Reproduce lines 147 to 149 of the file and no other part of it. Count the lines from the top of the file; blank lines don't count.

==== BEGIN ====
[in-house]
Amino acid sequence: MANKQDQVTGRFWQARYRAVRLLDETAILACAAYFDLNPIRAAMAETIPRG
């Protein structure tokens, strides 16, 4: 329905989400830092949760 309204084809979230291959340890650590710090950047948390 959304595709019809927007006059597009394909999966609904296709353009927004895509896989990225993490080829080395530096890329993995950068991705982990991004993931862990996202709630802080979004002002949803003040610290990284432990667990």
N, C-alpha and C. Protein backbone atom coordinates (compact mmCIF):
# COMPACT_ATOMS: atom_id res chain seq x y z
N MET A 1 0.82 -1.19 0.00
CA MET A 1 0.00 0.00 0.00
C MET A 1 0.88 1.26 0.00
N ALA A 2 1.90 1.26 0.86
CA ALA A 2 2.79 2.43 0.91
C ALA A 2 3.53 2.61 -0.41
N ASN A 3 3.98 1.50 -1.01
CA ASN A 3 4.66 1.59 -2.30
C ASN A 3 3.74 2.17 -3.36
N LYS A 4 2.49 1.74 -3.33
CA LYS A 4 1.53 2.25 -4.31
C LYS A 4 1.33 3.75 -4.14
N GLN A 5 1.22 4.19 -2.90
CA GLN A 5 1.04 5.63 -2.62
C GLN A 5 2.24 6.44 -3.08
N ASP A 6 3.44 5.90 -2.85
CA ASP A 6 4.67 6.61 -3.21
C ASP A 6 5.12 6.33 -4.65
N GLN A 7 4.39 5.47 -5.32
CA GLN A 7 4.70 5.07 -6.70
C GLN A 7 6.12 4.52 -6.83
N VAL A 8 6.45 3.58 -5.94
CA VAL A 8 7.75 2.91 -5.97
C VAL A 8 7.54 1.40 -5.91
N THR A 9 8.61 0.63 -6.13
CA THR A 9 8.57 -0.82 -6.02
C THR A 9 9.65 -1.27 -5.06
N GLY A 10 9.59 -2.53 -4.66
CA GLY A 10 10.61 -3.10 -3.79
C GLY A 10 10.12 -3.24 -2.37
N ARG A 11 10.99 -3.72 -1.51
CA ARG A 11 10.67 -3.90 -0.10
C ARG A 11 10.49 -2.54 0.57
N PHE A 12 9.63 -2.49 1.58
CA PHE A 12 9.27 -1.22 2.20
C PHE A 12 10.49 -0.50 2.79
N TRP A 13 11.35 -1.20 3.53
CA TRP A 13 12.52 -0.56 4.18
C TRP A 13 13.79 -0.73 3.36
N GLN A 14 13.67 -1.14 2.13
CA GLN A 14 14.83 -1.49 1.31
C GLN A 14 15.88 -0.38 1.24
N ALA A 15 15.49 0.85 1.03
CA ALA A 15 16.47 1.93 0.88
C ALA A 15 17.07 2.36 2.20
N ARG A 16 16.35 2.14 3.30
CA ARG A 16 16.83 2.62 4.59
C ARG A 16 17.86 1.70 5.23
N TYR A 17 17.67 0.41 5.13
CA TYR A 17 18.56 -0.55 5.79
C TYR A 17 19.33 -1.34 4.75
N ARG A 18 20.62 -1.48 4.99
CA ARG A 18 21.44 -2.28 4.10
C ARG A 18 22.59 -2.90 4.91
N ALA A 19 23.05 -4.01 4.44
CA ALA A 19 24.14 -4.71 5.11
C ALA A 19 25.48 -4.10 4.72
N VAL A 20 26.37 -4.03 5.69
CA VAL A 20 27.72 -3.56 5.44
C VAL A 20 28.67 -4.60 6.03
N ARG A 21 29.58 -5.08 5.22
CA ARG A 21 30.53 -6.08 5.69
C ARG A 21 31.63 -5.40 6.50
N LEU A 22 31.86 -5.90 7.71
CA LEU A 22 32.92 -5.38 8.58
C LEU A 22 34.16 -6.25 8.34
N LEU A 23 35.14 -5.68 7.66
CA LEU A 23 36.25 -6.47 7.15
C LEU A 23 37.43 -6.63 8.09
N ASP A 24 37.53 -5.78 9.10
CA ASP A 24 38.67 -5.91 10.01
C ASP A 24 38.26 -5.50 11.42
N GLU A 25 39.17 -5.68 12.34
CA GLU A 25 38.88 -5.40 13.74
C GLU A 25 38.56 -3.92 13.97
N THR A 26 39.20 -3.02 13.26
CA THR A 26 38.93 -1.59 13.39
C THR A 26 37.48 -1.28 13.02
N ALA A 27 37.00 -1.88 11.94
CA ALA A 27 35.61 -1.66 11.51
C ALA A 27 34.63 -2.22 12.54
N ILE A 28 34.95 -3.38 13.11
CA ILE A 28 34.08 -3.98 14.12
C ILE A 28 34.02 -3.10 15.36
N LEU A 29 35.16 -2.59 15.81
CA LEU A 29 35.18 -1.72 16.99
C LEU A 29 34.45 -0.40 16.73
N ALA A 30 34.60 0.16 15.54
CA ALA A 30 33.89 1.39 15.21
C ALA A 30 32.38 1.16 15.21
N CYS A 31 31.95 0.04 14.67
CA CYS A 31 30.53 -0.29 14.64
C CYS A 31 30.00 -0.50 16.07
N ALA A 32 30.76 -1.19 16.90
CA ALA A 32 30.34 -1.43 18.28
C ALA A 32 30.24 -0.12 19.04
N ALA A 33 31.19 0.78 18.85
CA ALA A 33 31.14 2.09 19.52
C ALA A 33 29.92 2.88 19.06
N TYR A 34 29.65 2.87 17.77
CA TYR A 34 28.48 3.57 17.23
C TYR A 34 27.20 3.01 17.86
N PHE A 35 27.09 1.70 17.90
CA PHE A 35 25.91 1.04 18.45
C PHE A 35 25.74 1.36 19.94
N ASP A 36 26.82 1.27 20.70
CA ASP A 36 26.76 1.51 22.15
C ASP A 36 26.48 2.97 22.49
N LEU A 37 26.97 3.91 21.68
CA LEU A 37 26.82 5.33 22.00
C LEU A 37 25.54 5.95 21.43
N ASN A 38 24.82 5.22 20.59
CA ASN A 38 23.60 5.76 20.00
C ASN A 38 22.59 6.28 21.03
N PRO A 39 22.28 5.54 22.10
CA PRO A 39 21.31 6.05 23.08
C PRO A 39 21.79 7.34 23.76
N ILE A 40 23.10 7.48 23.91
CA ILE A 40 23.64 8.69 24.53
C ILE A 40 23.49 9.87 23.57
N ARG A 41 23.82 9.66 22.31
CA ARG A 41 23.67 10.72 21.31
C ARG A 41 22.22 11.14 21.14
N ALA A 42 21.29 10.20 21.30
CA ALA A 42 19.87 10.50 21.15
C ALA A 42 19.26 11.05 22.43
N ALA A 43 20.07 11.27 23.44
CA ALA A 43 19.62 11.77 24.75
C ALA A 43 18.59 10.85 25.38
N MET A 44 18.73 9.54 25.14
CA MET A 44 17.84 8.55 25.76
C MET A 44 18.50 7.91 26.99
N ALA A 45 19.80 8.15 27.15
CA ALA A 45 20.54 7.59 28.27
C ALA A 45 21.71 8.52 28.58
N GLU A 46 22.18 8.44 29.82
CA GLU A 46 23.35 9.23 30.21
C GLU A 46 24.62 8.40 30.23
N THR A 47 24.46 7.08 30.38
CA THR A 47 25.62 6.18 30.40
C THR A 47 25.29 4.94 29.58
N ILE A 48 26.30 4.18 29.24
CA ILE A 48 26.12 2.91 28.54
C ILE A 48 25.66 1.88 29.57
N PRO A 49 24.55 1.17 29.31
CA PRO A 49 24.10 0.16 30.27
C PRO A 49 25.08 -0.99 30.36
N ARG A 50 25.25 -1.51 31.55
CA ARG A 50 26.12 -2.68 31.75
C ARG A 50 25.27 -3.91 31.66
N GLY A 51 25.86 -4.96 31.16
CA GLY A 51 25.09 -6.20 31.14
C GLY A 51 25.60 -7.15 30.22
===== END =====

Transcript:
N ILE A 48 26.30 4.18 29.24
CA ILE A 48 26.12 2.91 28.54
C ILE A 48 25.66 1.88 29.57